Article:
Investments in innovation take on all shapes and sizes.  If you’re Uber, the level of investment is usually undeniably grand whether it’s to the tune of a $500 million collaboration with Toyota to deliver autonomous vehicles by 2021, or $200 million to bring Jump-branded electric scooters to the United States. A company with the sources and long-term management commitment innovation should press its advantage as Uber does. For Uber to act otherwise would mean giving up one of the competitive advantage that the company (valued at $120 billion) possesses.

How Metered Funding Works

But only a handful of companies enjoy the internal alignment and resources to swing for the fences as Uber does. The remaining 99.9 percent of businesses have to work with more finite resources and must evaluate innovation investments in a more measured way. As executives (especially modern CFOs) navigate paths to growth in a time when disruption is likely around the corner and value is fleeting from established sources, they may (understandably) hesitate to invest big in innovation when the immediate ROI is unknown. These CFOs should take a closer look at metered funding.

Metered funding, per Eric Ries, contrasts with traditional entitlement funding as follows:

  • Traditional entitlement funding: teams and projects are funded through an infrequent (usually annual) budgeting process. Typically a central decision-making team assesses businesses cases for funding different projects and makes an allocation for a set period of time, typically a year. This kind of funding process is what most big companies are accustomed to using.
  • Metered funding: works like a startup’s funding process. Ideas requiring funding are presented to decision makers, who allocate funding over a series of rounds. The funding is based on goals and milestones. In the early stages of funding, funding is learning based, and in the latter stages, funding is growth based.

Metered funding supports an organization’s need to strategically balance and enable what will yield immediate results and produce future value, by pragmatically funding enhancements and exploration. Metered funding adds a level of accountability to each funding cycle, and metered funding provides an investment hedge, especially when the ROI is not always known.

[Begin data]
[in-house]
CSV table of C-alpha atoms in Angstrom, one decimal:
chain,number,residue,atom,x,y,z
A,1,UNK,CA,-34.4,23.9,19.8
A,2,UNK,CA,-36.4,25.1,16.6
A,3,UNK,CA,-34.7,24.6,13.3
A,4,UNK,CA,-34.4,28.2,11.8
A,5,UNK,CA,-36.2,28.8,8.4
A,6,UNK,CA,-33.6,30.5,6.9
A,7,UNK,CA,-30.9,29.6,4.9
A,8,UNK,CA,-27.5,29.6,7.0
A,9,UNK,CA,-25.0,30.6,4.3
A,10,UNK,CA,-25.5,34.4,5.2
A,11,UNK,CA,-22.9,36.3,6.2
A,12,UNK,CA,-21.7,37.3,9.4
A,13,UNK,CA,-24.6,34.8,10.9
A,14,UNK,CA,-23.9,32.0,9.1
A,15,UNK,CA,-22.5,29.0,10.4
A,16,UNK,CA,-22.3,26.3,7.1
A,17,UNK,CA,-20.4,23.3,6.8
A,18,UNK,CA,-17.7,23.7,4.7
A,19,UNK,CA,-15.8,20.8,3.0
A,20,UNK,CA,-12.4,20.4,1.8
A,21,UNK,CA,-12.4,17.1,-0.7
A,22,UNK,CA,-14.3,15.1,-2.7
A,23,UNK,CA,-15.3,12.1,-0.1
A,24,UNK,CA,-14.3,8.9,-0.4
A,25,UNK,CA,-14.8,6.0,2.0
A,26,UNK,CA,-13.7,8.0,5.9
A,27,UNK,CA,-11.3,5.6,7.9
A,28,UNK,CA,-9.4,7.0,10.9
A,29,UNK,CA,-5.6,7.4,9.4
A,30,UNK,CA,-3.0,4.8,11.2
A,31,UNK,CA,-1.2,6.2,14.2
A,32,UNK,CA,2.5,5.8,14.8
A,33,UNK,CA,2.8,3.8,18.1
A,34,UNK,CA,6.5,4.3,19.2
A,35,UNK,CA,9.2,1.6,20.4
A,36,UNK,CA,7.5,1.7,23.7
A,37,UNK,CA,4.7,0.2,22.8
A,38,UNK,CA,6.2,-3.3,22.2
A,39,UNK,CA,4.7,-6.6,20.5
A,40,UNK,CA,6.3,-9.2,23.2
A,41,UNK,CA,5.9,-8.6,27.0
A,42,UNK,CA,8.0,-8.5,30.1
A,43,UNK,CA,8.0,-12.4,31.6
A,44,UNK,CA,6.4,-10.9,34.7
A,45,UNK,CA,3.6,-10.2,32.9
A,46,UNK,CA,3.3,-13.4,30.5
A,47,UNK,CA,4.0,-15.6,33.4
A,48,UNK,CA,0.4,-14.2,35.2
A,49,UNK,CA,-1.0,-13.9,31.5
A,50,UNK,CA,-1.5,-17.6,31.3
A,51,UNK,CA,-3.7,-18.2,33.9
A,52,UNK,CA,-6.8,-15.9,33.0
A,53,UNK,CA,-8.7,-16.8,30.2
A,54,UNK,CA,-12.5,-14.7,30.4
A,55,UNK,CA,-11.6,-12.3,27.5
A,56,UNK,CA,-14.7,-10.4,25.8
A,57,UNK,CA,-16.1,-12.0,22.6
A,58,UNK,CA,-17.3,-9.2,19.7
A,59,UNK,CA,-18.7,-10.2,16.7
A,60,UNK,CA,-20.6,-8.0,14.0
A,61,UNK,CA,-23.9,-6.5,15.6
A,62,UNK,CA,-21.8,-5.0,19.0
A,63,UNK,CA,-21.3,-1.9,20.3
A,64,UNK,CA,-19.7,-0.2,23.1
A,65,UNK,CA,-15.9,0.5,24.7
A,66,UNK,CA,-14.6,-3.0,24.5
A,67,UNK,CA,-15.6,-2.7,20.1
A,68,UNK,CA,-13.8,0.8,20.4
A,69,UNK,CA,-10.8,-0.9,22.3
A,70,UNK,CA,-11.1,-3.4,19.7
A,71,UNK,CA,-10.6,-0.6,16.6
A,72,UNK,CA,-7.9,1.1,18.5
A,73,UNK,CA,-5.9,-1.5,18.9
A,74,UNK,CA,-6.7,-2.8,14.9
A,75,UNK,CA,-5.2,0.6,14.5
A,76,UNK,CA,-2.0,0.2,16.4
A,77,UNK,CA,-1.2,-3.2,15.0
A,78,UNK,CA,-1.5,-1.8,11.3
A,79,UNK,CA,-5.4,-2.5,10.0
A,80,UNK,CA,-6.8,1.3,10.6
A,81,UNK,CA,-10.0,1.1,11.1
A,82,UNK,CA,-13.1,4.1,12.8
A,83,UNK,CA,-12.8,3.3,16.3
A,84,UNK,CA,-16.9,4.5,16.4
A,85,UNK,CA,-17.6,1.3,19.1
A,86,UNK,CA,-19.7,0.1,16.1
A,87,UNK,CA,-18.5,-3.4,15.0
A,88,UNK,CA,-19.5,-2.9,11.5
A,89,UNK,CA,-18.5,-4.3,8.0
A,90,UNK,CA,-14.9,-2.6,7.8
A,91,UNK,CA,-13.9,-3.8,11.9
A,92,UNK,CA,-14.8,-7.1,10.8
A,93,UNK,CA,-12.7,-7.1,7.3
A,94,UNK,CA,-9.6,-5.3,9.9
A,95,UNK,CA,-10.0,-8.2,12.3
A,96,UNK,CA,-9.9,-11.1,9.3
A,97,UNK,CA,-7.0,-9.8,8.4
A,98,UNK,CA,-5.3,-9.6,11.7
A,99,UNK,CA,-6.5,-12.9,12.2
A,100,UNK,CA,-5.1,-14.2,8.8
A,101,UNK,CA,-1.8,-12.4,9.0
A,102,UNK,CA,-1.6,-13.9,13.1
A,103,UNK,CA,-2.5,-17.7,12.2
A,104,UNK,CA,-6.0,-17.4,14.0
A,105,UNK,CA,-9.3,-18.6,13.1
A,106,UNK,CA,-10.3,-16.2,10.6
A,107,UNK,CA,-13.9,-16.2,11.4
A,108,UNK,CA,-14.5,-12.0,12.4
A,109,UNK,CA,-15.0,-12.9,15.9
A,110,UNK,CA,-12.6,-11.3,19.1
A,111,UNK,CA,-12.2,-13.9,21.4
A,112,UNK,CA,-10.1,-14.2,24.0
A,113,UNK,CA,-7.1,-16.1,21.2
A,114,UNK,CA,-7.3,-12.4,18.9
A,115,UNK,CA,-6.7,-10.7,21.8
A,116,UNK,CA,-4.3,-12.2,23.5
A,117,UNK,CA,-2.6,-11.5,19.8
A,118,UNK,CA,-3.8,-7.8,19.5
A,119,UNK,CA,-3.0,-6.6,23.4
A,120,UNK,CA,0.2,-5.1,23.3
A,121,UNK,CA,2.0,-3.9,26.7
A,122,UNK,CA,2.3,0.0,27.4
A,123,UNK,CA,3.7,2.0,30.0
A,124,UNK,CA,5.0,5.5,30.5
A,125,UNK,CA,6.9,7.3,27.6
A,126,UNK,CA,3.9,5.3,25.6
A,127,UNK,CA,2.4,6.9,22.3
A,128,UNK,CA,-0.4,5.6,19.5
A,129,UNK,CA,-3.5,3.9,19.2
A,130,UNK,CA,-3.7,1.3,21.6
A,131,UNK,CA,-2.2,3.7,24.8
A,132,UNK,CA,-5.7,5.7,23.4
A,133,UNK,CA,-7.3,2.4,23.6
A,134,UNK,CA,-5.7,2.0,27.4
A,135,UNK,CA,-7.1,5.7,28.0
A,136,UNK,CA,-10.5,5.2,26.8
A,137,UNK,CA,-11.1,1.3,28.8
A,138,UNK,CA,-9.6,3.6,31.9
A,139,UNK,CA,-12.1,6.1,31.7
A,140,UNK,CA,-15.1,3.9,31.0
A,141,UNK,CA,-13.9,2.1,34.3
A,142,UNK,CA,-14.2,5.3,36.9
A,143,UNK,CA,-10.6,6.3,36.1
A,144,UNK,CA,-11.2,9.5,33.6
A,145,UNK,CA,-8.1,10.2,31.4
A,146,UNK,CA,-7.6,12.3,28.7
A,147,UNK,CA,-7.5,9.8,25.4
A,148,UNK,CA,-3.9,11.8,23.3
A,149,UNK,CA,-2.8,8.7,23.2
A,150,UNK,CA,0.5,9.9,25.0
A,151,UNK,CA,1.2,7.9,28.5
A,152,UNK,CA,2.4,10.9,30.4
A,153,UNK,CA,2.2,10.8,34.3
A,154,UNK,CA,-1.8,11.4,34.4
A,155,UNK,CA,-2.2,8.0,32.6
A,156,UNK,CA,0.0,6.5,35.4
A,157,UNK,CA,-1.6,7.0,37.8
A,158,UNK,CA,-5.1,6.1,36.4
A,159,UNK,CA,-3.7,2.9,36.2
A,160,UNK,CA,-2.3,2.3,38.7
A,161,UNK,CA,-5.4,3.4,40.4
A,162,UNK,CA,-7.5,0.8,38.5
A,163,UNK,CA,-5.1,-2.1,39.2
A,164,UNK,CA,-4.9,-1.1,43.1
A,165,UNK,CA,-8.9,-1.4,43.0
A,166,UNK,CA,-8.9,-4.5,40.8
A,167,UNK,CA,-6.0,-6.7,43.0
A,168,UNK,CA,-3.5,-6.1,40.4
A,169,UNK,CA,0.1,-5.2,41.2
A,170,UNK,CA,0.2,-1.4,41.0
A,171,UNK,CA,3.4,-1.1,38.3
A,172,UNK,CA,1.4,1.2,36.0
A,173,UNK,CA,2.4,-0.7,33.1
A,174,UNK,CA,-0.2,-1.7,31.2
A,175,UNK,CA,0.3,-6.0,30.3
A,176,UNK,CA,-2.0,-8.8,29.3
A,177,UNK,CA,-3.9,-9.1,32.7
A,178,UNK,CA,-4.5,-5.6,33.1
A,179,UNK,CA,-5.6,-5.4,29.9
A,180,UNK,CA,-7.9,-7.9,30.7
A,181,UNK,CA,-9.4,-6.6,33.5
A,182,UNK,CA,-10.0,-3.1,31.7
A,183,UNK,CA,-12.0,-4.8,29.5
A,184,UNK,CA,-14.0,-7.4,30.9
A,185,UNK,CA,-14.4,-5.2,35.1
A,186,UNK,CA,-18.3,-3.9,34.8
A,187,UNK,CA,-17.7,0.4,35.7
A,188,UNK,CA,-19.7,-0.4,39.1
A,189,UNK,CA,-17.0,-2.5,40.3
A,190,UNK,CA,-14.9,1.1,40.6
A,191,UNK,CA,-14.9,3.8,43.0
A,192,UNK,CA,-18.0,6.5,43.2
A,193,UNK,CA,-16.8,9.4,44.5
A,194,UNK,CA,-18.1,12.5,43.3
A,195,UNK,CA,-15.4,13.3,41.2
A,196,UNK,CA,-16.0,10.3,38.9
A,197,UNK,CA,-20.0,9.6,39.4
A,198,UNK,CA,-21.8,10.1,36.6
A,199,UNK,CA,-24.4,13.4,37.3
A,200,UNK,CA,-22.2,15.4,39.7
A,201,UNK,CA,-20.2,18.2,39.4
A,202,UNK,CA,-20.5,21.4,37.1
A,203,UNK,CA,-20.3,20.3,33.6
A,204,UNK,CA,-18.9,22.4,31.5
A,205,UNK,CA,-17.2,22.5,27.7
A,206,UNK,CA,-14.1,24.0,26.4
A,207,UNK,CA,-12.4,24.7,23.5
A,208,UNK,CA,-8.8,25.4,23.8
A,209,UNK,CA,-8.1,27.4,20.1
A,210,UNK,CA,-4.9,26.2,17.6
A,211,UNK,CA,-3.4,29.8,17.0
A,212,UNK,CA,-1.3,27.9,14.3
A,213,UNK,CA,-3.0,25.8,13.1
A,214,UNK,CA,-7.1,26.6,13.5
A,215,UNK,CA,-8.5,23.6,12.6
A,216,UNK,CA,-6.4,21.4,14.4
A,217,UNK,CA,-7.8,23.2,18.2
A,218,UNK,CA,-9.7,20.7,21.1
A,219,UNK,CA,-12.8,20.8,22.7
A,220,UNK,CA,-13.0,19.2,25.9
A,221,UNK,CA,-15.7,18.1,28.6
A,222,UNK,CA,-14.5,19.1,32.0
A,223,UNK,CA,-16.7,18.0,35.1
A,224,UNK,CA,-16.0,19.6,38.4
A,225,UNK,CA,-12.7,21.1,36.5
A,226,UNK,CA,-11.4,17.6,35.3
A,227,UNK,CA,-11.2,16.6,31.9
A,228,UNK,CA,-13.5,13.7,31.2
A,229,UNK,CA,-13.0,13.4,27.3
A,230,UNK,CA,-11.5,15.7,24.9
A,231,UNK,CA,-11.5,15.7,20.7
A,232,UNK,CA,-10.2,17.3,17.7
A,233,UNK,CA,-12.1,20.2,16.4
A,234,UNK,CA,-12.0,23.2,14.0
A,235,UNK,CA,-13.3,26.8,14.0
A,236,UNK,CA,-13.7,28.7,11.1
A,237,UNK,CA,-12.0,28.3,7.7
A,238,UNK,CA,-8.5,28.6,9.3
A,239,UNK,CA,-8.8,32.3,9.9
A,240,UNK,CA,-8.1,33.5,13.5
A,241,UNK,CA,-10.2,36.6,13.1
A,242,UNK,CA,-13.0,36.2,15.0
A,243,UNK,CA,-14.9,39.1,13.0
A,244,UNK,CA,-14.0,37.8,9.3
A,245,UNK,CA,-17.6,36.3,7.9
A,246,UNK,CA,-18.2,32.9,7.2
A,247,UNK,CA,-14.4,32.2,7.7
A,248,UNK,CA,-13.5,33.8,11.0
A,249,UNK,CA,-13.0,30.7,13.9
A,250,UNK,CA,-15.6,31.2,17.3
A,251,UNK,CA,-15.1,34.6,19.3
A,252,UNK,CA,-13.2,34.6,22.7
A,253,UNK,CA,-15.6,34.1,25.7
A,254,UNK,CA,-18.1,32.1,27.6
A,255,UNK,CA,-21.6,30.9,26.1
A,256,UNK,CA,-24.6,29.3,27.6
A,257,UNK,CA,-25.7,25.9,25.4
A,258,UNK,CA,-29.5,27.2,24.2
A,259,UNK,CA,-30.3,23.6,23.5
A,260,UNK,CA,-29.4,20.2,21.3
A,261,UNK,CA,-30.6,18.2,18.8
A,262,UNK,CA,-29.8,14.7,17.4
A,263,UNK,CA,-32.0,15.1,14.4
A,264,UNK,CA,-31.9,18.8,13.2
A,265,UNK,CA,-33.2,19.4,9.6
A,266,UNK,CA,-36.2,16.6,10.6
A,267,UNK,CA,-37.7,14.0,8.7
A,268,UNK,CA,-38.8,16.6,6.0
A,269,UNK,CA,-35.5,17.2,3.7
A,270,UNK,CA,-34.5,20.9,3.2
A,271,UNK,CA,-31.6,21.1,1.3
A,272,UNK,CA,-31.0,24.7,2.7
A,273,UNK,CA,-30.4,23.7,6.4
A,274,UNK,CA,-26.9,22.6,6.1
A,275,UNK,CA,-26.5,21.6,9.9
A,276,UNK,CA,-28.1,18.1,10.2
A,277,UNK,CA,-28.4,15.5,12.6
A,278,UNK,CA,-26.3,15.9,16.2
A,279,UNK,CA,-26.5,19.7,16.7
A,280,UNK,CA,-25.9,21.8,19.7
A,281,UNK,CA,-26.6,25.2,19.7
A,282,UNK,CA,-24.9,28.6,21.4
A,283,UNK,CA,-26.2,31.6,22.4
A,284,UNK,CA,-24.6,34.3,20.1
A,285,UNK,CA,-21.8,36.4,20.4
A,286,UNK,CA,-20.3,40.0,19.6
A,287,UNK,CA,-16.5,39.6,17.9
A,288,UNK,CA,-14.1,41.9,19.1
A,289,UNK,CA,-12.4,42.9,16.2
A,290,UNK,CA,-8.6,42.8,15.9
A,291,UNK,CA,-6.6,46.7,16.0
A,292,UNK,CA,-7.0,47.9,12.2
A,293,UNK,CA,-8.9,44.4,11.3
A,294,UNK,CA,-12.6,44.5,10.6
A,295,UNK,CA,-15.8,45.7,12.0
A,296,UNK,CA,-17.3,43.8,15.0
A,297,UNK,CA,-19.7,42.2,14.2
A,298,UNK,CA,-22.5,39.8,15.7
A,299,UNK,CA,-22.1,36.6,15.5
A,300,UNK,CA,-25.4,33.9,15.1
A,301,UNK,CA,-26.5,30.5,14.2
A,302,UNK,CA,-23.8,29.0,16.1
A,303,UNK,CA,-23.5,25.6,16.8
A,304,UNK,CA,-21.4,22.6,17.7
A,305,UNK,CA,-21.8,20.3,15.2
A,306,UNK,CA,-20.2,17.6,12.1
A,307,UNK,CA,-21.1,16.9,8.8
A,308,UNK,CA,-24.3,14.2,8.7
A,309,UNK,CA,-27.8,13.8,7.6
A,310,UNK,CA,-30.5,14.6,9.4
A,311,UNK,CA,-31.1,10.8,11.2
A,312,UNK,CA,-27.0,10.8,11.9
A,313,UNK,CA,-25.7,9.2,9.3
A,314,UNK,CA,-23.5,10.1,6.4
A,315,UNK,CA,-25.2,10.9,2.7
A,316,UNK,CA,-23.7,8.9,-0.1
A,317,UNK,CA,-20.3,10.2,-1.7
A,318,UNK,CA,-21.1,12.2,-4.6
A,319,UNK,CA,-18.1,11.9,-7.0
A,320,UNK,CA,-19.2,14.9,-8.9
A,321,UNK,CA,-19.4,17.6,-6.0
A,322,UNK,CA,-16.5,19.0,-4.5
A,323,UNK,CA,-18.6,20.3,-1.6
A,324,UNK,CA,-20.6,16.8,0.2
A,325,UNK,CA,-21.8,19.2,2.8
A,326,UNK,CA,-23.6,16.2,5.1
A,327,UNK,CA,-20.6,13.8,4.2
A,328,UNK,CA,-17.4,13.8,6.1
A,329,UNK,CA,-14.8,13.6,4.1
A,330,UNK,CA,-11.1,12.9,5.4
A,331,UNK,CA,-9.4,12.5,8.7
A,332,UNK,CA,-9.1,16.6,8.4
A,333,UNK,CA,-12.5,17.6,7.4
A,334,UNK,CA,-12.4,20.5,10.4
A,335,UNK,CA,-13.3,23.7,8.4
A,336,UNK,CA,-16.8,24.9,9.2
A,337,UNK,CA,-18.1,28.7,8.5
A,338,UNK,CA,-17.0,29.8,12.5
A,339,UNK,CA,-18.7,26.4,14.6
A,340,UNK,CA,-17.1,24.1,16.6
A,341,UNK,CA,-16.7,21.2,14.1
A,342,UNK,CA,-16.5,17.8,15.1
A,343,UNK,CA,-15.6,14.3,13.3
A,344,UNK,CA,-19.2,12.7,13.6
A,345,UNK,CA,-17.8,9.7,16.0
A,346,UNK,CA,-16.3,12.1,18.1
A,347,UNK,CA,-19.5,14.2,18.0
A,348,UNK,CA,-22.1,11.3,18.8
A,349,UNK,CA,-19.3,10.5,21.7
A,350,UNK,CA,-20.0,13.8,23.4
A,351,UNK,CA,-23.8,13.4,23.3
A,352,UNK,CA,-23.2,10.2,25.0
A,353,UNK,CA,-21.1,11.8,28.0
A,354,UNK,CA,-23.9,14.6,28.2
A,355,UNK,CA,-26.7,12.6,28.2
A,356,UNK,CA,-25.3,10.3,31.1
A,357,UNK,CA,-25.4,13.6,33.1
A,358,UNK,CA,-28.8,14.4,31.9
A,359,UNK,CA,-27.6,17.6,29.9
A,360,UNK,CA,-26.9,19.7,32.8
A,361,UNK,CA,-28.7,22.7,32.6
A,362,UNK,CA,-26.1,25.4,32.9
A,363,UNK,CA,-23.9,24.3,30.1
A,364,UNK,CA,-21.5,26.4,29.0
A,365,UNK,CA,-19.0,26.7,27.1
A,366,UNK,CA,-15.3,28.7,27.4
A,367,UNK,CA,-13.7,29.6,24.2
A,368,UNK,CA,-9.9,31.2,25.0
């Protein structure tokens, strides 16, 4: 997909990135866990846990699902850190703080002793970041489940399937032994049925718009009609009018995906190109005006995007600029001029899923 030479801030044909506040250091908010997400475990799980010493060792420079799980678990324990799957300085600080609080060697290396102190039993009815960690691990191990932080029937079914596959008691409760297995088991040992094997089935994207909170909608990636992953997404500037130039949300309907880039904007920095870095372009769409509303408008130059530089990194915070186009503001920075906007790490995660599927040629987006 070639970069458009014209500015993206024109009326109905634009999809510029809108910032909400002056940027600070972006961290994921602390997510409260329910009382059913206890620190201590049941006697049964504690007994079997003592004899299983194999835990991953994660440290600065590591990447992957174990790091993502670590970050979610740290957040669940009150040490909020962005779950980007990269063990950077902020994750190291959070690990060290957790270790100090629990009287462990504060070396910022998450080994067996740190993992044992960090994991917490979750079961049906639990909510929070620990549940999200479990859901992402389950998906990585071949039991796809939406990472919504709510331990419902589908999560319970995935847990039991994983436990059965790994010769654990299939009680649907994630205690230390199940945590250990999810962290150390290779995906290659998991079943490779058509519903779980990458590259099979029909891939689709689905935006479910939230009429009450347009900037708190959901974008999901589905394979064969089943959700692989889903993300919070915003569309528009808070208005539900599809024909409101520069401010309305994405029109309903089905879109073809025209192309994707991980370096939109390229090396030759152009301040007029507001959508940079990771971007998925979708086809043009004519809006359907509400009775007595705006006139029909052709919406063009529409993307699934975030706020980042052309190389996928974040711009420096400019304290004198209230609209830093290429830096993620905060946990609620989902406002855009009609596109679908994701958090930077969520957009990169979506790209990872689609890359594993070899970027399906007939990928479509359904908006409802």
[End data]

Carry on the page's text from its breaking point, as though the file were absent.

As organizations prepare for innovation and embark on the journey of creating new products or upgrading existing ones, we often get questions about how to get started with metered funding and what to measure.  Here are some tips on how to facilitate metered funding.

Getting Started and Finding Focus

To activate metered funding and navigate away from traditional ROIs to learning-based returns, it’s helpful to understand that the shape of the funding depends on:

  • The stage of the product being created (or maintained)
  • The learnings to be had
  • As a result, what should be measured

If you’re just getting started and establishing strategic fit for a new product, consider investing enough funding and time to run a series of design sprints with key stakeholders and makers on your future offering. Spend a week on each sprint. Measure actionable learnings in the form of validated hypotheses, key concepts, and features. Do so via customer tests to inform what does or doesn’t get additional focus in subsequent sprints.

As the product become less nebulous and approaches a solution fit, funding should activate the ability to measure the business model in the form of conversions and acquisitions with would-be customers.  There should be enough runway to iteratively refine a prototype and test for weeks.  The level of investment should reflect the main effort and time accordingly.

Committing to Learnings, and More Learnings

When you’re ready to build the first minimum lovable product — the version of a new product that brings back the maximum amount of love from a business’s early tribe members with the least effort — the learnings should validate whether key value and growth assumptions hold.  Consider focusing on measuring three primary categories to inform that learning:

  • Customer impact: in the form of adoption and growth (impressions, retention rates, and referrals).
  • Financial consequences: whether a dependable source of revenue is being realized and if it will provide sufficient margins to allow continued investment and eventual scale.
  • Behavioral changes: is the team operating better and faster? Are there productivity savings? Are feedback loops established and influencing the next iteration? If investments have been made in DevOps, measure the decrease in the lead time from learnings to responses, too.

As the product matures, double down on metered funding to facilitate fast starts and stops to keep an offering uniquely valuable.

A Way Forward

When working within the operating constraints of a modern organization, pairing validated learnings and accountable results with metered funding makes an abundance of sense for those planning across multiple horizons of growth.

At Moonshot, we recommend using metered funding to enable the innovation function within an organization. Fund an initiative via metered funding, and execute it per Moonshot’s FUEL methodology, which combines the outcomes of design thinking and lean innovation with rapid fit-based delivery. It’ll become clear why metered funding is the mechanism that enables organizations to strategically defend their space by enhancing their current offerings and innovate with less risk on products that will eventually command the firm’s focus in the future.

These tips are by no means comprehensive. If you have any questions, we’re here to help. Reach out anytime.

Chris Mui

Chris Mui

Product Manager